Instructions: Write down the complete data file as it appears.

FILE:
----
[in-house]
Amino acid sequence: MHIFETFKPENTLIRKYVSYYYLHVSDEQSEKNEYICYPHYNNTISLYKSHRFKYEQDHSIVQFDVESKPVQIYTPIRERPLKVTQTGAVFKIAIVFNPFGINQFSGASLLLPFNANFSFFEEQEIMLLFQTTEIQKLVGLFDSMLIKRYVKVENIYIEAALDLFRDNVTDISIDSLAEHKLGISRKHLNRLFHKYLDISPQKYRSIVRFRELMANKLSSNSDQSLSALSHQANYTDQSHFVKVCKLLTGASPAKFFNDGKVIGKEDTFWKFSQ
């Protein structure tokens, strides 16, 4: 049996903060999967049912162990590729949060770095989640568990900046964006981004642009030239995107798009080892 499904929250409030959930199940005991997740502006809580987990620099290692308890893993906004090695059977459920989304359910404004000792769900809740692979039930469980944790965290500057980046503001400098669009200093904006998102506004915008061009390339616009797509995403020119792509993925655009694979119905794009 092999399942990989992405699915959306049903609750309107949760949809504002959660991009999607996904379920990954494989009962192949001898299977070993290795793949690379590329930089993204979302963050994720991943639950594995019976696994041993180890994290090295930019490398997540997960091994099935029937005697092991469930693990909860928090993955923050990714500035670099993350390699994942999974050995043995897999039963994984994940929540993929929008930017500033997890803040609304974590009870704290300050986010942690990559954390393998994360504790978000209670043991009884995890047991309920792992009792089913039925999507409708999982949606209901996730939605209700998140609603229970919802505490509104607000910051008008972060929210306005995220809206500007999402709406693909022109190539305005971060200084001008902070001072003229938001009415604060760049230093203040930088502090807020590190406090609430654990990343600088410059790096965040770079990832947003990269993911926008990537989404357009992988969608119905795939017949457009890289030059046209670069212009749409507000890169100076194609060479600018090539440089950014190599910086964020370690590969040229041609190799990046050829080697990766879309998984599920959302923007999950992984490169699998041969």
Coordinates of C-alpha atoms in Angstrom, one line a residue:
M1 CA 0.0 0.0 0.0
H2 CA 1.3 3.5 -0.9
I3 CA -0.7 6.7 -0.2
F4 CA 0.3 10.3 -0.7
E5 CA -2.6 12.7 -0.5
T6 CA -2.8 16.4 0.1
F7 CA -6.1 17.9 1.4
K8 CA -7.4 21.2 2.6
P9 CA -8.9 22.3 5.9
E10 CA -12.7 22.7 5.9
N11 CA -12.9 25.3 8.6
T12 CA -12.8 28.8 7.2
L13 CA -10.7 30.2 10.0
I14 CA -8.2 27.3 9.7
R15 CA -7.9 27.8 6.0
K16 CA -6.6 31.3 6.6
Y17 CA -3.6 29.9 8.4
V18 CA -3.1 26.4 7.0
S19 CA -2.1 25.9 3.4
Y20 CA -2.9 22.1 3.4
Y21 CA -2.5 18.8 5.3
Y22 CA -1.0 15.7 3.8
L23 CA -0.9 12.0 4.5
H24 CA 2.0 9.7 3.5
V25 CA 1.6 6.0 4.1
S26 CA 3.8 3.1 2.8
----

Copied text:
[in-house]
Amino acid sequence: MHIFETFKPENTLIRKYVSYYYLHVSDEQSEKNEYICYPHYNNTISLYKSHRFKYEQDHSIVQFDVESKPVQIYTPIRERPLKVTQTGAVFKIAIVFNPFGINQFSGASLLLPFNANFSFFEEQEIMLLFQTTEIQKLVGLFDSMLIKRYVKVENIYIEAALDLFRDNVTDISIDSLAEHKLGISRKHLNRLFHKYLDISPQKYRSIVRFRELMANKLSSNSDQSLSALSHQANYTDQSHFVKVCKLLTGASPAKFFNDGKVIGKEDTFWKFSQ
């Protein structure tokens, strides 16, 4: 049996903060999967049912162990590729949060770095989640568990900046964006981004642009030239995107798009080892 499904929250409030959930199940005991997740502006809580987990620099290692308890893993906004090695059977459920989304359910404004000792769900809740692979039930469980944790965290500057980046503001400098669009200093904006998102506004915008061009390339616009797509995403020119792509993925655009694979119905794009 092999399942990989992405699915959306049903609750309107949760949809504002959660991009999607996904379920990954494989009962192949001898299977070993290795793949690379590329930089993204979302963050994720991943639950594995019976696994041993180890994290090295930019490398997540997960091994099935029937005697092991469930693990909860928090993955923050990714500035670099993350390699994942999974050995043995897999039963994984994940929540993929929008930017500033997890803040609304974590009870704290300050986010942690990559954390393998994360504790978000209670043991009884995890047991309920792992009792089913039925999507409708999982949606209901996730939605209700998140609603229970919802505490509104607000910051008008972060929210306005995220809206500007999402709406693909022109190539305005971060200084001008902070001072003229938001009415604060760049230093203040930088502090807020590190406090609430654990990343600088410059790096965040770079990832947003990269993911926008990537989404357009992988969608119905795939017949457009890289030059046209670069212009749409507000890169100076194609060479600018090539440089950014190599910086964020370690590969040229041609190799990046050829080697990766879309998984599920959302923007999950992984490169699998041969």
Coordinates of C-alpha atoms in Angstrom, one line a residue:
M1 CA 0.0 0.0 0.0
H2 CA 1.3 3.5 -0.9
I3 CA -0.7 6.7 -0.2
F4 CA 0.3 10.3 -0.7
E5 CA -2.6 12.7 -0.5
T6 CA -2.8 16.4 0.1
F7 CA -6.1 17.9 1.4
K8 CA -7.4 21.2 2.6
P9 CA -8.9 22.3 5.9
E10 CA -12.7 22.7 5.9
N11 CA -12.9 25.3 8.6
T12 CA -12.8 28.8 7.2
L13 CA -10.7 30.2 10.0
I14 CA -8.2 27.3 9.7
R15 CA -7.9 27.8 6.0
K16 CA -6.6 31.3 6.6
Y17 CA -3.6 29.9 8.4
V18 CA -3.1 26.4 7.0
S19 CA -2.1 25.9 3.4
Y20 CA -2.9 22.1 3.4
Y21 CA -2.5 18.8 5.3
Y22 CA -1.0 15.7 3.8
L23 CA -0.9 12.0 4.5
H24 CA 2.0 9.7 3.5
V25 CA 1.6 6.0 4.1
S26 CA 3.8 3.1 2.8